This was written last year, poorly and then buried. Now while we are on our second annual Honeymoon, you can hear about our first. It ties into the redemption discussed last week…
I spent weeks plotting and planning an Epic Roadtrip for our honeymoon. The just-wed bride enjoyed surprises, and besides knowing it didn’t require a passport or a plane ticket she didn’t know my plans. I had enlisted the help of a few friends and many websites to pick out great roadside attractions and a couple casinos. Each attraction, restaurant or casino was then placed in an envelope and labeled with a Letter from A to V. Each envelope only said the next stop or place not the complete destination. It was exciting and complicated at times but the beautiful Hannah loves complicated surprises!
The first day was great we got up early and met friends for breakfast an hour outside of town. We saw a model of Stonehenge in the Gorge, dinosaurs and won some money at a casino. All the directions were working great until we made it into Spokane. I know roadside attractions and funny named town can move, close or lack existence from previous experiences but this trip was going perfect thus far.
There was supposed to be a Milk Jug building but the directions had us circling around a neighborhood just outside of downtown. I noticed she wasn’t looking at the paper as she mentioned street names and was becoming more and more uncomfortable as we drove around. It was approaching 10 hours since we left home but I thought the energy level was fine until we hit town. I was determined to make this a perfect trip so pulled over and asked to see the sheet and was going to see if I could figure out if we missed a turn.
She stopped me. And said we should just move on. I pressured and then she really stopped me.
“I’ve spent a good bit of time in this neighborhood. There’s nothing to see here.”
My jaw dropped. I spent somewhere around 40 hours searching and building maps, but forgot something very important. This is the town her ex lived in and I just literally drove her back to some not pleasant memories.
I just brought my bride to the one town she never wanted to see again. I must redeem this place. I thought
In reality, I had to redeem it because we had a hotel a mile away and 3 more envelopes before I had planned for us to leave. I took her to an amazing dinner downtown after letting her choose the type. We acted like high schoolers in the park after dark sliding down the big red wagon slide. And made some kids cry as we expressed our love for each other on the carousel the next morning. Oh and I fed a fake goat trash. It was amazing. And I like to think that the town’s image now includes better memories for the few hours we spent than all the previous days she was there.
Spokane was redeemed and I was ready to get on with the rest of the trip. We had stopped a lot the day before so I had prepared a long day of mostly just driving. Scenic, windy roaded driving. I was thinking about how much I had messed up the city the night before and couldn’t believe I had pulled a Chris Farley. I was hoping there wouldn’t be anything close to that again, but unfortunately it only got worse as we drove through Idaho and into Montana along the same route that she had told me previously involved heartbreak and disillusionment.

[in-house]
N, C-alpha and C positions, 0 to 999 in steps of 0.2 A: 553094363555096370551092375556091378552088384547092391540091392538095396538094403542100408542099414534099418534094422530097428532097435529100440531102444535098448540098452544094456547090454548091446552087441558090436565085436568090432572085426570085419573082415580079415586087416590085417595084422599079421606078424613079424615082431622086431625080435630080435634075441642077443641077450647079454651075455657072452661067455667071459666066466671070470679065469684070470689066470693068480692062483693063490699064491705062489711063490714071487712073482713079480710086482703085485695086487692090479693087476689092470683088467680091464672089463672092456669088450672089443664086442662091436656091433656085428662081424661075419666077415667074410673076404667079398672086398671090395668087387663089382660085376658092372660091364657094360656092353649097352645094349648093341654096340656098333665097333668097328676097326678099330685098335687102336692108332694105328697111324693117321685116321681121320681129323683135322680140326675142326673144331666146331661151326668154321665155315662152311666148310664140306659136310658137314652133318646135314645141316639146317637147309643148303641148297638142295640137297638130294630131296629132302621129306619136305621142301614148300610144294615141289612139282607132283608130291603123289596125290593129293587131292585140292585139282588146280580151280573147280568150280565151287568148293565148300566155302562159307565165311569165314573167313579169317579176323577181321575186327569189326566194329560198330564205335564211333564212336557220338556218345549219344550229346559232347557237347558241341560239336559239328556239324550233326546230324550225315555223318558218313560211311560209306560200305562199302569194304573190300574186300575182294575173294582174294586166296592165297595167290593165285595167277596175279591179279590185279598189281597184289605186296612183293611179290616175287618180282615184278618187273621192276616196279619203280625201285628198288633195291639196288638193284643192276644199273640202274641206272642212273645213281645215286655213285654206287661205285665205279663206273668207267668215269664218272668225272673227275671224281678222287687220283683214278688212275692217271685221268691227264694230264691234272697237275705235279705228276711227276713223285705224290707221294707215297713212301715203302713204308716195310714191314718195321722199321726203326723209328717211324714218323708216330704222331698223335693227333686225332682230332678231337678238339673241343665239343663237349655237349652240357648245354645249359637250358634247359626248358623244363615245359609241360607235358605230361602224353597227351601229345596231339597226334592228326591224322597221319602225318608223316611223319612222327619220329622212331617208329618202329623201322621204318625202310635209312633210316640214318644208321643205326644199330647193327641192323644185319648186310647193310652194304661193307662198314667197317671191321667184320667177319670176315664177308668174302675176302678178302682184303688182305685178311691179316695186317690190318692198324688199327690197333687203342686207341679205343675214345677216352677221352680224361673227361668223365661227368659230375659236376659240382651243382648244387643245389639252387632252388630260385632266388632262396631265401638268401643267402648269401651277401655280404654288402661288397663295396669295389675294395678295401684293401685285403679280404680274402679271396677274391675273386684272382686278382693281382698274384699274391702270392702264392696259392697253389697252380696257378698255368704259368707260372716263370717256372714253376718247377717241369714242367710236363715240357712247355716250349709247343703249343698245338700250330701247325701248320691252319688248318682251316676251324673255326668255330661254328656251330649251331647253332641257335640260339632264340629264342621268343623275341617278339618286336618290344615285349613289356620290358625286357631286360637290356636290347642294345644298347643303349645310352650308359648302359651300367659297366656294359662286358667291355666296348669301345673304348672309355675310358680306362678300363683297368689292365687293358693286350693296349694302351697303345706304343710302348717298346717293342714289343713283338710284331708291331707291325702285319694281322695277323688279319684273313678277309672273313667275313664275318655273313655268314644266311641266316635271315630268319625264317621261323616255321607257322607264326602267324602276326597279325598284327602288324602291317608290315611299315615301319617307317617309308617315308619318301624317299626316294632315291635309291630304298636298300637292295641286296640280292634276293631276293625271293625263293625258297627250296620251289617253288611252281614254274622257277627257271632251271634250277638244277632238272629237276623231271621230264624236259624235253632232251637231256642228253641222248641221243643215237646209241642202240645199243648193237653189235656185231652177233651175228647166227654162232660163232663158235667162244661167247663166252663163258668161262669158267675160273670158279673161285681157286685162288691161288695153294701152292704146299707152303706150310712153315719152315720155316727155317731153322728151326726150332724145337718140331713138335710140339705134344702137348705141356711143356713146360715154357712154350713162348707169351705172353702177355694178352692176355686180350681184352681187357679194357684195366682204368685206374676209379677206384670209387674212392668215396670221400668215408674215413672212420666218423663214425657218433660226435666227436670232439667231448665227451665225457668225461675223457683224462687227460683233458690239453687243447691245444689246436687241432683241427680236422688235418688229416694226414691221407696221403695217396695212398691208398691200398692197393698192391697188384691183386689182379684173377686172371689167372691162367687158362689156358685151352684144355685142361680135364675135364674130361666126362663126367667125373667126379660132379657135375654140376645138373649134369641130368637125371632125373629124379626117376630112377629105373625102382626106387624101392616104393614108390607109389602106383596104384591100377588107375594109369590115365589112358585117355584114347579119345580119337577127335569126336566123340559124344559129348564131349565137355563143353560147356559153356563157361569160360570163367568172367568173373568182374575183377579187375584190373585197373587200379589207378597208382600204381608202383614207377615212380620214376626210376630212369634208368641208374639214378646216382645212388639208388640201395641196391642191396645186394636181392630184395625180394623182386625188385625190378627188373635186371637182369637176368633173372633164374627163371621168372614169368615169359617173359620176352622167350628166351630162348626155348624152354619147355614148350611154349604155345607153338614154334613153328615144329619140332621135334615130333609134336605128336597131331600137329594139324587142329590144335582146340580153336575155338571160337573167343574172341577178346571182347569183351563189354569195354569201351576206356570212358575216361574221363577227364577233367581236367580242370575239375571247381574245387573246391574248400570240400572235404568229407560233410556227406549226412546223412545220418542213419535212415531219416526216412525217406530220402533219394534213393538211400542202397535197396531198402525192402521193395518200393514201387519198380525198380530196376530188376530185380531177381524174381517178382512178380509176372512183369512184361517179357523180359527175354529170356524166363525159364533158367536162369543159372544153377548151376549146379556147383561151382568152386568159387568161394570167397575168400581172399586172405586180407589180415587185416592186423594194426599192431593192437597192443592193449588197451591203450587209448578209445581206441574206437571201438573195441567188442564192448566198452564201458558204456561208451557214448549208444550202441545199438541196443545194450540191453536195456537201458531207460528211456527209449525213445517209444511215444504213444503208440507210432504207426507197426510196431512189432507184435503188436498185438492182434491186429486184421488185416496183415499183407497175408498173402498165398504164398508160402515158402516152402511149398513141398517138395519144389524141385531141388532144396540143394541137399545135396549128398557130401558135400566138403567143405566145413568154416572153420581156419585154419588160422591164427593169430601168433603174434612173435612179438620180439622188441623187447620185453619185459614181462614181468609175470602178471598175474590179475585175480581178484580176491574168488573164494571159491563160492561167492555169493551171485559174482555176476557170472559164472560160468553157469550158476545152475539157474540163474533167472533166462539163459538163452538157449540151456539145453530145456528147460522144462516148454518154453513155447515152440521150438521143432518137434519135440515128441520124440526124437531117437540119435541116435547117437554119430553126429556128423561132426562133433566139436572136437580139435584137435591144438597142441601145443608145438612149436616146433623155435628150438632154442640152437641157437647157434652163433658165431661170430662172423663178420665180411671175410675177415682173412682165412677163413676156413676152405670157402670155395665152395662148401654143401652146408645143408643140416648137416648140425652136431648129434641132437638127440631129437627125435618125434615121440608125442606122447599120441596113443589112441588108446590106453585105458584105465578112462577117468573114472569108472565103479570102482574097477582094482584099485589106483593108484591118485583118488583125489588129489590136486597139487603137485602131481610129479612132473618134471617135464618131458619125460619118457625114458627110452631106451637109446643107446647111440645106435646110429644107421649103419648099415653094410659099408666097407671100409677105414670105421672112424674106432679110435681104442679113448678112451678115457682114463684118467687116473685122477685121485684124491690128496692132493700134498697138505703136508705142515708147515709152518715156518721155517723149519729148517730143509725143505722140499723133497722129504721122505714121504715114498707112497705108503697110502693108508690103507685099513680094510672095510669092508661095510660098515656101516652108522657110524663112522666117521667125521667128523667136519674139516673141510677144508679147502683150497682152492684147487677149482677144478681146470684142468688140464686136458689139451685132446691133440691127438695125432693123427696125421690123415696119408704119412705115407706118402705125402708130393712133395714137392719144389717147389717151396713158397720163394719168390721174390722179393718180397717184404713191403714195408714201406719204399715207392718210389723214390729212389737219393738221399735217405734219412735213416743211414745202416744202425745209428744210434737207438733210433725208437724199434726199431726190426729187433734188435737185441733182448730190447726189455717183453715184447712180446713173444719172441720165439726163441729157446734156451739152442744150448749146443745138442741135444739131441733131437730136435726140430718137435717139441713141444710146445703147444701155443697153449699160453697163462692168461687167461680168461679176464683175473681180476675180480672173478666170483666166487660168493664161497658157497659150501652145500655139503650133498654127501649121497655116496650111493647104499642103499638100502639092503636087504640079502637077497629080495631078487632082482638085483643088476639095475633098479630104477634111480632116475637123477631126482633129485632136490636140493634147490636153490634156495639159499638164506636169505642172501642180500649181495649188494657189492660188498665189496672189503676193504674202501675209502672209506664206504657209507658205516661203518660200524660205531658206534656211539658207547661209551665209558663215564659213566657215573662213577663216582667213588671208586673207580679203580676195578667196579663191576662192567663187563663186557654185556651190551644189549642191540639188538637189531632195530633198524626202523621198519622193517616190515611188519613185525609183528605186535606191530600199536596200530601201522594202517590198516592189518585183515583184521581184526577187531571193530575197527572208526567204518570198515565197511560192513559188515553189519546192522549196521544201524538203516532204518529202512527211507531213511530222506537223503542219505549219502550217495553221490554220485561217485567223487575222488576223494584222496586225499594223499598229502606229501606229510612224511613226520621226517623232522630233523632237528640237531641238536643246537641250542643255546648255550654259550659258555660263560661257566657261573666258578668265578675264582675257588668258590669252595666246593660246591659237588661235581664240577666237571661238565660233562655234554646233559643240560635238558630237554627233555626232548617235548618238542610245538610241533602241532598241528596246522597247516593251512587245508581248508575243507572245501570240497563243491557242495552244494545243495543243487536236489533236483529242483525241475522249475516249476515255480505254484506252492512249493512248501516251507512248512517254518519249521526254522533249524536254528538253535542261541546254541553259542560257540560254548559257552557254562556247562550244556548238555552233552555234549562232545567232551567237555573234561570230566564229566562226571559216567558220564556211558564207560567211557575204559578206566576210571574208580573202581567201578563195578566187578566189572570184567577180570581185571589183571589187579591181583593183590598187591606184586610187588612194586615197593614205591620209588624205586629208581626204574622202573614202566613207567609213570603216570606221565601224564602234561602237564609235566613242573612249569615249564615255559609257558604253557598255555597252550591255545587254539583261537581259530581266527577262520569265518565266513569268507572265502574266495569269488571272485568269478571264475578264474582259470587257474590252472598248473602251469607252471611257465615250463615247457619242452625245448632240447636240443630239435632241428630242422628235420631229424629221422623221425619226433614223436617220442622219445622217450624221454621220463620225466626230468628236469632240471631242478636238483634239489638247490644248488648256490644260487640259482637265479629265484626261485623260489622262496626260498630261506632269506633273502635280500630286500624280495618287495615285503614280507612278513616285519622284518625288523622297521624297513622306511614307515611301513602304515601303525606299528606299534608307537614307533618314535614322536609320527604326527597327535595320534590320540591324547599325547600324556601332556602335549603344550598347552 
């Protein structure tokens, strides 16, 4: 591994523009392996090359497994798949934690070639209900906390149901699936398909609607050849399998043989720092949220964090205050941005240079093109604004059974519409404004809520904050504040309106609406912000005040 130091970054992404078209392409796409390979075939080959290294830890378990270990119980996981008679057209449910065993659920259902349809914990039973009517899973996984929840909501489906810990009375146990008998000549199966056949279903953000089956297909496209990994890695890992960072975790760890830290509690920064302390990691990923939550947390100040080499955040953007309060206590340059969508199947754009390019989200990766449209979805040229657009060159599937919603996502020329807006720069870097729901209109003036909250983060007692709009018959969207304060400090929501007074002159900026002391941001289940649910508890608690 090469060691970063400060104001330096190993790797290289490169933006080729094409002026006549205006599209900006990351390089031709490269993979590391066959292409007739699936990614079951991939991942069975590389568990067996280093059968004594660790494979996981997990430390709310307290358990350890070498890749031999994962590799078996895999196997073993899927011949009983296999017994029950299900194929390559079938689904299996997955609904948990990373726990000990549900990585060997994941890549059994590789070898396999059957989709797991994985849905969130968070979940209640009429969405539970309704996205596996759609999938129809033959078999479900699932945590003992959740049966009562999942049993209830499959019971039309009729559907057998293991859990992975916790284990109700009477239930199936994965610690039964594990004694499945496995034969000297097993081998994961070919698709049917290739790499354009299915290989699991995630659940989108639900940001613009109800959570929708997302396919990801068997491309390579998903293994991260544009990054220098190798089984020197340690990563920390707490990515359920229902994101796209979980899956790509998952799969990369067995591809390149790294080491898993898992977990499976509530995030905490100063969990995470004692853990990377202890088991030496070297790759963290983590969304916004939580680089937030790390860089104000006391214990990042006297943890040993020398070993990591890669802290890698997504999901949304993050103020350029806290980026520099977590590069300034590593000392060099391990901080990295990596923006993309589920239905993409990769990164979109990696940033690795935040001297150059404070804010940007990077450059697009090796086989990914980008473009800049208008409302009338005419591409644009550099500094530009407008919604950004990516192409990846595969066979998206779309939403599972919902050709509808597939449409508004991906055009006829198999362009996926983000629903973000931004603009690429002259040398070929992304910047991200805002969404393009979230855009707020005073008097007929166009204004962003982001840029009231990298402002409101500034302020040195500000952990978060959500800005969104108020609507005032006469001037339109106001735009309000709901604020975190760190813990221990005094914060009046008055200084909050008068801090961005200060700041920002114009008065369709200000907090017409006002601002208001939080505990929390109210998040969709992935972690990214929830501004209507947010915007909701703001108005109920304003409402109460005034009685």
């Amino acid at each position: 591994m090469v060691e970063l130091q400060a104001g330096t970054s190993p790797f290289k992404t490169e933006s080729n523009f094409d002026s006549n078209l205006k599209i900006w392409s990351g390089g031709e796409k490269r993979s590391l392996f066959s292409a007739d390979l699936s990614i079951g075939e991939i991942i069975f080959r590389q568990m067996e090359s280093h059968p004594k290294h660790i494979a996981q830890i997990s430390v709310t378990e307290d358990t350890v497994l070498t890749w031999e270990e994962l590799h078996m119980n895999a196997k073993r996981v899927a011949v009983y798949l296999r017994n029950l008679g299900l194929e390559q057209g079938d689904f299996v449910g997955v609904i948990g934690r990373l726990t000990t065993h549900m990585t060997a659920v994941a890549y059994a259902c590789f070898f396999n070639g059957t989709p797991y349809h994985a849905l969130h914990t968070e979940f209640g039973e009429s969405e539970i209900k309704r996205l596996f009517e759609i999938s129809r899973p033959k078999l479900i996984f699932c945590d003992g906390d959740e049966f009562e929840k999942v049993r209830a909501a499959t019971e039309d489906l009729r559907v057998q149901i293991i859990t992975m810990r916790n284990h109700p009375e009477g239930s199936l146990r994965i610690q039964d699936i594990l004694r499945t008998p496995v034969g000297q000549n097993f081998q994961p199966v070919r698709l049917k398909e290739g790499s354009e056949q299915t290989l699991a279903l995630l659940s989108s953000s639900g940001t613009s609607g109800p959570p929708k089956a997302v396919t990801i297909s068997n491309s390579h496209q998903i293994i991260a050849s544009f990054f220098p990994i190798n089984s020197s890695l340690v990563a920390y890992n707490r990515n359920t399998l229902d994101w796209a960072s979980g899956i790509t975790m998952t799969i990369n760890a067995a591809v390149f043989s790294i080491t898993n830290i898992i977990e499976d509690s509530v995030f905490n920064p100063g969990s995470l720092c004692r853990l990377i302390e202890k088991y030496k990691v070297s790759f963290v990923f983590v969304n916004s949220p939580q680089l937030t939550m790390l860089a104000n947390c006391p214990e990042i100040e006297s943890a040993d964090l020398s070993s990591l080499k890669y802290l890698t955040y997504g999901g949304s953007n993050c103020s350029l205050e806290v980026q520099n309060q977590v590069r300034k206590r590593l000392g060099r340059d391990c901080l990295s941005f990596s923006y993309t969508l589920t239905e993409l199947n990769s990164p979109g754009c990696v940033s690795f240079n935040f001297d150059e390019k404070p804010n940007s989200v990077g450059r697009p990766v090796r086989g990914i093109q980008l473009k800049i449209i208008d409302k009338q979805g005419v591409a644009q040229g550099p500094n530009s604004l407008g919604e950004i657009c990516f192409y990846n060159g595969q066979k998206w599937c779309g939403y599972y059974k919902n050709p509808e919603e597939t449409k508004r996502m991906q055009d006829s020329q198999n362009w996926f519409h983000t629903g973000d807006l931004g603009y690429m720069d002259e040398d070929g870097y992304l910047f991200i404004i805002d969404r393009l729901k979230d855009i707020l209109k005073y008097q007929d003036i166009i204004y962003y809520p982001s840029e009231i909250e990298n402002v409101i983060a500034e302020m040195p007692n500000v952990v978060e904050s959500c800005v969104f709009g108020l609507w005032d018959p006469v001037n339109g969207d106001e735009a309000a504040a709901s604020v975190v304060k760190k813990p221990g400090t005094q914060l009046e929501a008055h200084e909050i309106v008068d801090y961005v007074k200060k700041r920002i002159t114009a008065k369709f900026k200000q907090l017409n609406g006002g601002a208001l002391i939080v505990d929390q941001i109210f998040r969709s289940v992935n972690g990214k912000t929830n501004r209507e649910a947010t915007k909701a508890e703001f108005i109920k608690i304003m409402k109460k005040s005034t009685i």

Luckily we have a relationship based on redemption. While we didn’t stay in the same city that involved bad memories, but instead near one of the few National Parks she had missed on her epic road trip the summer before- Glacier National Park.
With my amazing planning skills we were also able to redeem and make new memories in Montana. Memories that included going the coldest place on earth— marked by a giant penguin, a massive collection of horded items, and seeing a real vortex in the earth that happens to be near a lot of national parks and always cost about the same! Oh and we saw a lot of Glacier National as we drove through and around the park for 5 days.
We also learned how to trust each other. She had to trust me as I took her on a long hike in bear country where a cold front blew in when I told her the bears were as scared of her as she of them. That hike I was also told, “Don’t touch me” as the nice beautiful trail dropped 3,000 ft in 4 miles. It took a few hours and a long silence in the car for her to reconcile with me, but we attempted a couple more small hikes after that. We also learned to yield control and trust the other as we drove very windy roads that once contained a herd of cows around a corner and a large elk around another time. Those crazy long hours in a car also gave us a lot of time to reminisce about our amazing community of friends who threw us the greatest party ever the week before at the wedding.
The best part of the trip for me was realizing that for the rest of my life I will have a traveling companion that loves roadside oddities, long hours in a car, and nature over expensive theme parks and resorts. And that not only makes all the past pains and failures feel redeemed, but I get to start a new unwritten adventure of with the beautiful Hannah.
And that feels like winning the jackpot…which we never did at those casinos.